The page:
Georgia school district lifts suspensions of 2 students after photos of crowded hallway went viral

©TheAtlantaJournalConstitution

ATLANTA — A student suspended this week after posting a now-viral photo of a packed hallway at her school had her punishment lifted Friday, and so did another student.

The Paulding County School District made the announcement Friday afternoon, acknowledging the “significant national interest” in what it called “the issue” at North Paulding High School.

By then, sophomore Hannah Watters, 15, had already revealed on Twitter that her suspension had been rescinded. She had been suspended after taking a photograph Tuesday of a hallway that looked as crowded as any before the coronavirus pandemic, with few students wearing face coverings to reduce the spread of the coronavirus.

“I spoke to the principal a short time ago and he has rescinded the suspension and she will have no discipline on her record,” Hannah’s mother, Lynne, told The Atlanta Journal-Constitution on Friday morning.

The school district does not ordinarily comment on student discipline incidents, a spokesman said, but in this case and in that of another unidentified student, the parents agreed to allow the announcement. The district has never said why the other student was suspended, but Hannah’s was not the only hallway photo posted online.

In an interview with CNN, Hannah was asked if she regretted posting the photo. Her response channeled the late civil rights legend John Lewis: “I’d like to say that this is some good and necessary trouble, so I don’t regret posting this because it needed to be said.”

Her photo and the one by the unidentified photographer went viral and drew national attention to the district of about 30,000 students, along with widespread criticism on social media and from free speech groups.

“Students must not be disciplined for exposing health and safety issues at their school, particularly in the midst of a pandemic,” the Student Press Law Center, a nonprofit advocacy group, said. Executive Director Hadar Harris called the suspensions “extreme measures” to encourage silence.

Paulding schools started Monday, ahead of most in Georgia. The state starts school ahead of much of the country, making events in that county something of a precedent.

The group is concerned that as other schools open across the country, “administrators are going to seek to silence reporting” by students, in violation of their First Amendment speech rights.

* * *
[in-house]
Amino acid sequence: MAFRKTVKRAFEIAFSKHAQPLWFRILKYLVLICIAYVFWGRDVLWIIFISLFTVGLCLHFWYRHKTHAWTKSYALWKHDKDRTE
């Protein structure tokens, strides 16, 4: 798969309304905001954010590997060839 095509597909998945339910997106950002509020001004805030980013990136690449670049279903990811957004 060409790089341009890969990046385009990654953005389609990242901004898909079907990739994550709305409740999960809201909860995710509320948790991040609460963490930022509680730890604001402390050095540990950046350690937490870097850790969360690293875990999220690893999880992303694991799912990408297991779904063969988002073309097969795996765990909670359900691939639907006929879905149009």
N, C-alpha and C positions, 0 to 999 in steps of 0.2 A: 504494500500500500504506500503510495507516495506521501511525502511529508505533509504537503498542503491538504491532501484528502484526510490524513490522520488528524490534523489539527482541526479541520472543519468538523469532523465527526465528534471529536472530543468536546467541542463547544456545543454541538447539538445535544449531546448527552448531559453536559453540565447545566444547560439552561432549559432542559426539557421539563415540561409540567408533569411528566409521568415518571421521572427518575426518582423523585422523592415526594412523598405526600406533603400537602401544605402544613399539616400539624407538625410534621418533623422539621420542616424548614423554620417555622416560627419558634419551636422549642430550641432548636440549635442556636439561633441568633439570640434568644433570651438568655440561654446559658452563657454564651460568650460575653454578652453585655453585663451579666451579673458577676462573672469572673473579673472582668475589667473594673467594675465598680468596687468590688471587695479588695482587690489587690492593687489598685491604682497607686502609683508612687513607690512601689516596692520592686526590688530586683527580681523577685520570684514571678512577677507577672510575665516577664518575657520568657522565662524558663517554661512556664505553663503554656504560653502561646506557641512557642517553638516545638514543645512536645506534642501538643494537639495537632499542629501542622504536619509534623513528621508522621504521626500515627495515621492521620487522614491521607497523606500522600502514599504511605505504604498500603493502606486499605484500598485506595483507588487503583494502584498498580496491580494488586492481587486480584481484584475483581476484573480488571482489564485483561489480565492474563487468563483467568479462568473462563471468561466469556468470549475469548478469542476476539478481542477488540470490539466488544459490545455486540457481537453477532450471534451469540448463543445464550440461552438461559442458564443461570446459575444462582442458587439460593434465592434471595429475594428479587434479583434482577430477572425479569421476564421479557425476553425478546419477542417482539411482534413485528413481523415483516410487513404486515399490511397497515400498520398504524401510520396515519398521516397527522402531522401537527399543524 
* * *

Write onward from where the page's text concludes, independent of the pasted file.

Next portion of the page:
On Friday, Georgia School Superintendent Richard Woods seemed to join the critics.

While not identifying Paulding specifically, he said in a statement issued by the Georgia Department of Education that he had heard the “concerns about students disciplined for sharing photos taken at school.” Under Georgia’s Constitution, discipline is the purview of local school boards, he noted. “With that said, I want to encourage our districts and schools to operate with transparency, and to ensure that students and staff are not penalized for expressing their concerns.”

The school also drew attention this week when a principal was recorded admonishing against public disclosures.

“Anything going on social media that is negative in our light without permission,” he said in the recording posted to Twitter. “There will be consequences. … ”

Paulding County School Superintendent Brian Otott said Thursday he was still investigating the recording.

“We need some time to make sure we’ve got all of our facts right, but I want any message that’s given out to be that that’s aligned with our mission and vision,” Otott said.

Two-thirds of Paulding parents chose in-person schooling despite budget cuts that make social distancing a challenge.

In a school board meeting in May, board chairman Jeff Fuller decried Centers for Disease Control and Prevention guidance calling for social distancing in classrooms and on school buses as “complete crap.” Instead, Fuller advocated for an “absolute normal return to normal activities” when schools opened.

“I want us as the school district of Paulding County to lead the way in an absolute normal return,” Fuller said, according to a recording of the meeting on the district’s YouTube channel.

Despite everything that’s happened this week, Lynne Watters said Hannah would be returning to school Monday.

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©2020 The Atlanta Journal-Constitution (Atlanta, Ga.)